During the independence period, Ghana became a haven for African- American political figures, artists, professionals and business people. Some of them became staunch defenders of Nkrumah’s government, which faced increasing CIA and State Department pressure after 1961.
Hundreds of African Americans took up residence in Ghana, including Maya Angelou, the writer, dancer and supporter of African liberation movements; Alice Windom of St. Louis, a social worker and educator who helped organize Malcolm X’s itinerary when he travelled to Ghana in May 1964; and Vicki Holmes Garvin, a labor activist and Communist Party member who worked with Robert Williams and Mabel Williams in China after leaving Ghana.
Julius Mayfield, the novelist and essayist who left the U.S. amid the attacks on Robert Williams, worked in Ghana as a journalist and editor of African Review, a Pan-Africanist journal supporting the CPP government. W.E.B. Du Bois was given Ghanaian citizenship and appointed director of the Encyclopedia Africana. Shirley Graham Du Bois, spouse of Du Bois, was a political organizer, Communist Party member, prolific writer and producer. Nkrumah appointed her to head Ghana National Television.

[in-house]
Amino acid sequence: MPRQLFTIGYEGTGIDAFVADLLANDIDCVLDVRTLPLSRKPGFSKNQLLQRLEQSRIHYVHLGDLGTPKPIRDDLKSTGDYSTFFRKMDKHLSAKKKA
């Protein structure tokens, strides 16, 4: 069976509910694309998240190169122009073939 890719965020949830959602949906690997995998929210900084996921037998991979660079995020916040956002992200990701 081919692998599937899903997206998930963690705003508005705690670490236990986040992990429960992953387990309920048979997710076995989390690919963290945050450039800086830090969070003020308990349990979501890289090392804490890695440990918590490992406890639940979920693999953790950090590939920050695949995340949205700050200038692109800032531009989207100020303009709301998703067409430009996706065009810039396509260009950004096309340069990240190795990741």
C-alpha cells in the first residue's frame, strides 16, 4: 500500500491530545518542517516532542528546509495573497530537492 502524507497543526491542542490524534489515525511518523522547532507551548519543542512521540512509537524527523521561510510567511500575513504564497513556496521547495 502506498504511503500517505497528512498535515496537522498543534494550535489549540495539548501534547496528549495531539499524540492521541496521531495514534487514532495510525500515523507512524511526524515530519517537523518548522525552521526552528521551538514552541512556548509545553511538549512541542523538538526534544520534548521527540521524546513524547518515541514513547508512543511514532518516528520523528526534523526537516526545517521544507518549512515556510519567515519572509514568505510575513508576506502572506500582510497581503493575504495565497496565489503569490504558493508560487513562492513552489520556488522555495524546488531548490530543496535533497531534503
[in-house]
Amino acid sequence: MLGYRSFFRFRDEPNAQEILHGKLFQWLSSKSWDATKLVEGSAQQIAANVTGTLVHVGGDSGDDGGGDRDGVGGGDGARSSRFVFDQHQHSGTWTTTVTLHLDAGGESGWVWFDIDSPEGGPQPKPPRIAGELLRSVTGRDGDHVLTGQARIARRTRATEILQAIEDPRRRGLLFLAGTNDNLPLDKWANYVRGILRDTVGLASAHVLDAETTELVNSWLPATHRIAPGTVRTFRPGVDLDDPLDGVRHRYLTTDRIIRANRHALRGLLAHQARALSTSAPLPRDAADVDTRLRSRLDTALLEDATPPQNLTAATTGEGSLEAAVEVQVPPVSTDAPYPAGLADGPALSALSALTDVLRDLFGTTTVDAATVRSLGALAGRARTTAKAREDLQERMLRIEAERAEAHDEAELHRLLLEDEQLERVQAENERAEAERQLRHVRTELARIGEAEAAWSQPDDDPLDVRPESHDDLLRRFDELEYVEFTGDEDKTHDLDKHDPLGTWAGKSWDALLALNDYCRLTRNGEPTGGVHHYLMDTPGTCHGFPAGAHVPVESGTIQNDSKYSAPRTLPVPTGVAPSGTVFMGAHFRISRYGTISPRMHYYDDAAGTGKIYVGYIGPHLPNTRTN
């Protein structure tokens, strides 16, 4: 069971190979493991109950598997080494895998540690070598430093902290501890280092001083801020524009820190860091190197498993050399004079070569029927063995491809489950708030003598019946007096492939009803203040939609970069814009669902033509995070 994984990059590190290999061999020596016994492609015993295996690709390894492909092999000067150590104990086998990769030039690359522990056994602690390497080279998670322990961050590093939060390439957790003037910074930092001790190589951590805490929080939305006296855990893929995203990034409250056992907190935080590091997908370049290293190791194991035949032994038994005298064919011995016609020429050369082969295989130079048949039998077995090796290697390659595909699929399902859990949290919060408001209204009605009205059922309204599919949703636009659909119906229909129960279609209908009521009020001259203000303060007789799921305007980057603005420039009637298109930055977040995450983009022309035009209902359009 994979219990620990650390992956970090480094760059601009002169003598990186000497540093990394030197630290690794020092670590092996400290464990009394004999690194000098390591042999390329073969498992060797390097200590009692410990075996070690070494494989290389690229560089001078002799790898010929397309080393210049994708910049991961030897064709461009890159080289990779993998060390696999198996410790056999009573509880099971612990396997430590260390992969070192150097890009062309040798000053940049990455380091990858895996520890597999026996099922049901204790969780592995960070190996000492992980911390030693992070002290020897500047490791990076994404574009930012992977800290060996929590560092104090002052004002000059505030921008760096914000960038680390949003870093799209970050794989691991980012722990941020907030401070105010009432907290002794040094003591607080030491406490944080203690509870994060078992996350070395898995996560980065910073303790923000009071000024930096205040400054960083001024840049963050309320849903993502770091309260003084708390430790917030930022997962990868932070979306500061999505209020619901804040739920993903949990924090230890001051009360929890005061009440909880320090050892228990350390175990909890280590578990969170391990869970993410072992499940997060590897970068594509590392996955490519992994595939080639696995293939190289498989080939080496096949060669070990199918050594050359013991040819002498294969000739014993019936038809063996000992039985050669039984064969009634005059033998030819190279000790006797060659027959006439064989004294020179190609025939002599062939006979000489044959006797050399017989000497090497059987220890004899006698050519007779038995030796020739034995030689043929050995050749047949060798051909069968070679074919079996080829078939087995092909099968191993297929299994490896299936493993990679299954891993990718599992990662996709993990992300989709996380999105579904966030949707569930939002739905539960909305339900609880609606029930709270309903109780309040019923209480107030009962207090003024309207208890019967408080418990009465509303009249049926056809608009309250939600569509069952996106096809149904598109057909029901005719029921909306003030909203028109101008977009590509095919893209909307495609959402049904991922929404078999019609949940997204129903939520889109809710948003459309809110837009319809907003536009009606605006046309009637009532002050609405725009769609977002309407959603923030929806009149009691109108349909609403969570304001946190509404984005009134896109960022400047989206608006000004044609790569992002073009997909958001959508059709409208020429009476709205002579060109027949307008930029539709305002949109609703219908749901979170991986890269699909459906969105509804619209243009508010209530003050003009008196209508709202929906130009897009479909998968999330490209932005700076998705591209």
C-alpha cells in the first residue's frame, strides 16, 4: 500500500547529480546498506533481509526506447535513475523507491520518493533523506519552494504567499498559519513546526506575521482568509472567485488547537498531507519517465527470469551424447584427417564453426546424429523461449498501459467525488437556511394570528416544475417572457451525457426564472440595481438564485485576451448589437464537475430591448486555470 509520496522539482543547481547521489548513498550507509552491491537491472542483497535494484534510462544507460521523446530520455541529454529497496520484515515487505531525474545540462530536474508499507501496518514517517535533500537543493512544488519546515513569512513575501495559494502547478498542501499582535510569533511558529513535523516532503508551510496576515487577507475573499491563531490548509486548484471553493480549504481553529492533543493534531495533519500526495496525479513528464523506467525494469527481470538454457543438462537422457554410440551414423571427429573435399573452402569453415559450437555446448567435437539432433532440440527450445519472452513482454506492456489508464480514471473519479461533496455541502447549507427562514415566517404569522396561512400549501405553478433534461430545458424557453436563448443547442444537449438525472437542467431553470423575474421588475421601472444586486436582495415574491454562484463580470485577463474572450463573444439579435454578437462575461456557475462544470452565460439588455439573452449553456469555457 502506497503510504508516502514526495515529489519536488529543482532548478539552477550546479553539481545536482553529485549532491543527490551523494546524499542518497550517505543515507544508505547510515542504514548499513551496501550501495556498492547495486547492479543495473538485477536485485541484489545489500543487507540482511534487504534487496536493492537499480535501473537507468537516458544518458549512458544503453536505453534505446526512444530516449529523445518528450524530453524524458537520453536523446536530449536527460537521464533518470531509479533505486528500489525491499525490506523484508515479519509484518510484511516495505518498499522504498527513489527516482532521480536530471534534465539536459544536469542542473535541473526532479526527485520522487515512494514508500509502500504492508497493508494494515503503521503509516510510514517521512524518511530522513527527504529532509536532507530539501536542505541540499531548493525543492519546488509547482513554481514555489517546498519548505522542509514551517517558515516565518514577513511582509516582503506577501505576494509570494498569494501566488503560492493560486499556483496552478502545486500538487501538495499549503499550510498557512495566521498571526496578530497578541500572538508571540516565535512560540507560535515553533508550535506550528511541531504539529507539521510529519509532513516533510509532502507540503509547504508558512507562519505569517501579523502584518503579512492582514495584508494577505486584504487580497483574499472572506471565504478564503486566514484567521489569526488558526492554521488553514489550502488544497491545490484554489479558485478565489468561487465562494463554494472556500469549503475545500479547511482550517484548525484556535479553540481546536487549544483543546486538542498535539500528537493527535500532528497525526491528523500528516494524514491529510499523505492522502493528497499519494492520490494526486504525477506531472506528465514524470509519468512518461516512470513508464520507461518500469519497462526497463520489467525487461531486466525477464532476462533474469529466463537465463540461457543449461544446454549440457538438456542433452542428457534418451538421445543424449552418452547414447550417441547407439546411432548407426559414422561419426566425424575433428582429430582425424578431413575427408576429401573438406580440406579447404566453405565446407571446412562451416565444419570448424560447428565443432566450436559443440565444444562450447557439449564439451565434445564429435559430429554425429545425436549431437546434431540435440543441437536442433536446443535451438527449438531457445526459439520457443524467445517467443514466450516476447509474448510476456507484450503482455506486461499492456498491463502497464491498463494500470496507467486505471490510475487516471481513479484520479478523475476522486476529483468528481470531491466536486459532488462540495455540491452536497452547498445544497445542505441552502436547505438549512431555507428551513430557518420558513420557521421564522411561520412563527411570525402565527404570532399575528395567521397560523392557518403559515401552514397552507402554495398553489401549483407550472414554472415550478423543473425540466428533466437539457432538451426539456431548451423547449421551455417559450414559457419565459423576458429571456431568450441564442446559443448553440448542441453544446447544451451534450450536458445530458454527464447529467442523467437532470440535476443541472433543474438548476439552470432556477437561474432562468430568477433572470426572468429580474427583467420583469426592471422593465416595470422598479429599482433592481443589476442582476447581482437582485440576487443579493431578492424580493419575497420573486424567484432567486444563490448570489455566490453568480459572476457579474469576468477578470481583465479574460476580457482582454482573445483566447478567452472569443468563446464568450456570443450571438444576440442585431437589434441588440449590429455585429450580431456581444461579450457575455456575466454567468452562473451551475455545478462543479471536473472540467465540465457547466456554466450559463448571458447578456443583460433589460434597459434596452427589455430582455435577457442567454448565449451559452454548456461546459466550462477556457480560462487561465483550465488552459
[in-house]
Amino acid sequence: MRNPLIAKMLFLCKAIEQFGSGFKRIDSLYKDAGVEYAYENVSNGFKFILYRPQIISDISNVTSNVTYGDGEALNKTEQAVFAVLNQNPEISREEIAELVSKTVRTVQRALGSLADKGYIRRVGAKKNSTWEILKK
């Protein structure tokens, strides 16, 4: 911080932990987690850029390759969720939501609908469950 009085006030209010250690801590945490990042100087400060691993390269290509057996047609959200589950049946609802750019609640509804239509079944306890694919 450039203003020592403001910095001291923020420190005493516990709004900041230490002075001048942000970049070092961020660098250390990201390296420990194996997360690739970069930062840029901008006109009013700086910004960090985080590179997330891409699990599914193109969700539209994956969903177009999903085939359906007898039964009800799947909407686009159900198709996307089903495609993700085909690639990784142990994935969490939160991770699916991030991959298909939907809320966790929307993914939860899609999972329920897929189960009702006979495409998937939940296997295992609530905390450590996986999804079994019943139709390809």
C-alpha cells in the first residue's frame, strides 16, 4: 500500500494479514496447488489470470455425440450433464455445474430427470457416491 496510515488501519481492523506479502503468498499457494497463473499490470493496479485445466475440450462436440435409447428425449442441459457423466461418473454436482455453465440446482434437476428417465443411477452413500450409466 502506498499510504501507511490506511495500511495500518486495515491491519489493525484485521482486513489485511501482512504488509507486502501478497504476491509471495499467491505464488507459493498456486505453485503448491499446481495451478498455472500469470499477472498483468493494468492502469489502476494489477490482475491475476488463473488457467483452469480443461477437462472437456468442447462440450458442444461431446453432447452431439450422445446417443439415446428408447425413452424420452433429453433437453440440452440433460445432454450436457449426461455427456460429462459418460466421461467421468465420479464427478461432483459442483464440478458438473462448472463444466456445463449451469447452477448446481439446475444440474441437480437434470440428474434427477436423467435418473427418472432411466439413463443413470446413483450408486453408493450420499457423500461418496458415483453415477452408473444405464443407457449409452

After the coup in February 1966, most progressive African Americans were forced to leave Ghana due to the NLC’s’ pro-imperialist character. Dr. Du Bois had died in August 1963. However, Shirley Graham Du Bois, who worked as a leading figure in Ghana’s government, was placed under house arrest by military police officials. She left Ghana and later lived in Egypt and China where she died in 1976.
50 years later: U.S. still destabilizing Africa